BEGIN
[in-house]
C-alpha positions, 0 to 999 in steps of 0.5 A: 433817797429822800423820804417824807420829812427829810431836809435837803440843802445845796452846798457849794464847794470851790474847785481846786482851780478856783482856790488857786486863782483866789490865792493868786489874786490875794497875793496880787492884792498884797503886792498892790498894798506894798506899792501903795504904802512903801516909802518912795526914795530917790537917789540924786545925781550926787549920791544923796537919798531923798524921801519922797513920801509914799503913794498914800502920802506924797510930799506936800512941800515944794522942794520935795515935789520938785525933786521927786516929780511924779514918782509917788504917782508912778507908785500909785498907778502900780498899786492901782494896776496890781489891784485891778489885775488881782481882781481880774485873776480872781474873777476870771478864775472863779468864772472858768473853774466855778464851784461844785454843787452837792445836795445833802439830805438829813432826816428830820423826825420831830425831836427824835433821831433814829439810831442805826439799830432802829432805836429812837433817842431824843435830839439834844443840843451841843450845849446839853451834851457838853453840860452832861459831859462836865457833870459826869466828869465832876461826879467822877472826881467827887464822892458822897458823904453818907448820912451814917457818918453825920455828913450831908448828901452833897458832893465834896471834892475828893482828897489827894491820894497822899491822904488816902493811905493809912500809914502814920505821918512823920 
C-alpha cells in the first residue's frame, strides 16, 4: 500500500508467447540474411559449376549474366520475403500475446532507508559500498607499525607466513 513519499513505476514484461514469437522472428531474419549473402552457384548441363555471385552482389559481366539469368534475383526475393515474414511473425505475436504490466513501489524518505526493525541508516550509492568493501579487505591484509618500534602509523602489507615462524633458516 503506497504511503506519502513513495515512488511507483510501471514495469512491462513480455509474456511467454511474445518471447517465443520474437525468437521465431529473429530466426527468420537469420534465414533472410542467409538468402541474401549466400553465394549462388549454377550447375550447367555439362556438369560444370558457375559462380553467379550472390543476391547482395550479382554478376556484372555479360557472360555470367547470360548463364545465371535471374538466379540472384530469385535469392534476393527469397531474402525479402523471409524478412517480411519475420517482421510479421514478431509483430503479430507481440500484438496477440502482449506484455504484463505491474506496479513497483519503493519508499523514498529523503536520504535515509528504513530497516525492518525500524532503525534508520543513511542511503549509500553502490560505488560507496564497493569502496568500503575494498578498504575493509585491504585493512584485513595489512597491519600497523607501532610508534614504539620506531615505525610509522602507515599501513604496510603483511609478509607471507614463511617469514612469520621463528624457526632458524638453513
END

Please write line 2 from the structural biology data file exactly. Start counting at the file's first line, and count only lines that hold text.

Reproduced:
C-alpha positions, 0 to 999 in steps of 0.5 A: 433817797429822800423820804417824807420829812427829810431836809435837803440843802445845796452846798457849794464847794470851790474847785481846786482851780478856783482856790488857786486863782483866789490865792493868786489874786490875794497875793496880787492884792498884797503886792498892790498894798506894798506899792501903795504904802512903801516909802518912795526914795530917790537917789540924786545925781550926787549920791544923796537919798531923798524921801519922797513920801509914799503913794498914800502920802506924797510930799506936800512941800515944794522942794520935795515935789520938785525933786521927786516929780511924779514918782509917788504917782508912778507908785500909785498907778502900780498899786492901782494896776496890781489891784485891778489885775488881782481882781481880774485873776480872781474873777476870771478864775472863779468864772472858768473853774466855778464851784461844785454843787452837792445836795445833802439830805438829813432826816428830820423826825420831830425831836427824835433821831433814829439810831442805826439799830432802829432805836429812837433817842431824843435830839439834844443840843451841843450845849446839853451834851457838853453840860452832861459831859462836865457833870459826869466828869465832876461826879467822877472826881467827887464822892458822897458823904453818907448820912451814917457818918453825920455828913450831908448828901452833897458832893465834896471834892475828893482828897489827894491820894497822899491822904488816902493811905493809912500809914502814920505821918512823920 